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I Dream of Donald Trump by Shelia Evans | Creative Non-fiction | #thesideshow

Barnacle by Jesse Rice-Evans | Micro Essay | #thesideshow
December 1, 2017
Ode to the Last of the Self-Driving Cars by Amorak Huey | Flash Fiction | #thesideshow
December 3, 2017

I Dream of Donald

(an actual dream, October 2017)



Shelia Evans

How did I come to be in Donald Trump’s White House and
under his employ?

I was a young student seeking a part time or internship position
to help with upcoming college expenses.  I wandered through
a job or two, then was recruited at the office of my most recent
position by a businessman who said he saw potential in me.

What that potential was I could not say because I had been just
sitting quietly doing my assigned menial tasks, but I certainly
did not want to argue with opportunity.

The next day, I entered the White House and was directed to an
interior office built like a silo, with high circular walls, only one
door, and no view to the outside world.  It had a sleek white
modern appearance that was impressive despite its austerity.
The setting lost its sheen a bit when I was told that I needed to
borrow a restroom key from a coworker who was not always in
the office, but I just shrugged it off at first.

The staff consisted mostly of professional, middle aged women
who were pleasant enough to me, but I could never shake the
feeling that they saw me only as an interloper, an outsider who
should never be told the full truth of any situation.

Lo and behold, I was introduced to Donald Trump himself, who
gushed over me but then laid down certain draconian rules con-
cerning grooming and deportment.  In the office was another
newcomer who projected an air of quiet desperation but when
in full make-up and dressed to the nines turned out to be First
Lady Melania Trump.  She was to me as I was to the other office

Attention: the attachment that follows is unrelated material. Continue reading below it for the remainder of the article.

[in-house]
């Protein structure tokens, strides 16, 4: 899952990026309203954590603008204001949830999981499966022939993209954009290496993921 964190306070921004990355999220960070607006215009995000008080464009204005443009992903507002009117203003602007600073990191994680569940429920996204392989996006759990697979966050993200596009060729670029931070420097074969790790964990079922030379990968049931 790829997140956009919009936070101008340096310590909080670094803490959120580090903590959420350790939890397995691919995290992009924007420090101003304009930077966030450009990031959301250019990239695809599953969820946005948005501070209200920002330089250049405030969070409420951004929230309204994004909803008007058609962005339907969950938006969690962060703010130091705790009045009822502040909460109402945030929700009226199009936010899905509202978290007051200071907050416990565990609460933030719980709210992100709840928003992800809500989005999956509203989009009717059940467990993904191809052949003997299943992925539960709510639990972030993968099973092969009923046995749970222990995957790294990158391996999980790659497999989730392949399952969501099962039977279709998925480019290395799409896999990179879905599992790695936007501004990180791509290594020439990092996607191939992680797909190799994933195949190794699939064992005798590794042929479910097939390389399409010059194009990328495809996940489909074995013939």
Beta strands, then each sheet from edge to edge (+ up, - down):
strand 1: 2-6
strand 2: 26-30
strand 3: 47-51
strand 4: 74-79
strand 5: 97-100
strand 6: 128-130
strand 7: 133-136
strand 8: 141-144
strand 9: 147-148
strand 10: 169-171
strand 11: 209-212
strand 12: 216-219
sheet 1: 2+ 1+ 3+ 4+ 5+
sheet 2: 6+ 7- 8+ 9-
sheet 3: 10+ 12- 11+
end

staff — an alienated outsider looking for a way out.

An important event was approaching, an award show or movie
premiere, or something similar.  On the big day, we were all
primped and pumped, except for Melania.  By this time I knew
that she wanted to escape her situation, so I wondered why she
rejected an outing from which she could flee more readily than
from the White House.

The limousine arrived to transport us around our tiny kingdom,
saving us from walking a ridiculously small number of steps.
I was seated grandly next to Donald Trump in the front seat of
this driverless vehicle.  Projected on the whited out windshield
were the lyrics of a recorded hymn to speed us along our way.

To my surprise, Trump sang along with the music, so I joined in
as well.  At an intersection, Melania burst into the limousine,
finally dressed and ready, and breathlessly apologizing for inter-
rioting the flow of our musical experience.  She sang along with
us, starting the second hymn before it even began.

Melania had climbed into the back seat of the limo, which began
to circle its way out of the White House grounds.  By that time,
I knew that I was merely an actor in a movie or dream, but I did
not know whether Donald Trump realized it yet. Either way, I
felt confident enough to .relax and enjoy the spectacle of the
larger than life character beside me.

As the limousine turned, I glimpsed the sunset replete with a
orange halo so fiery that it seemed a foreshadowing of some-
thing explosive happening at the event.  I took a deep breath
and leaned back to fearfully enjoy the rest of this thriller.

Sheila Evans earned an English degree, taught for two years, then spent her careers days as a computer specialist. Now retired, she is finally beginning her  career as a writer of essays.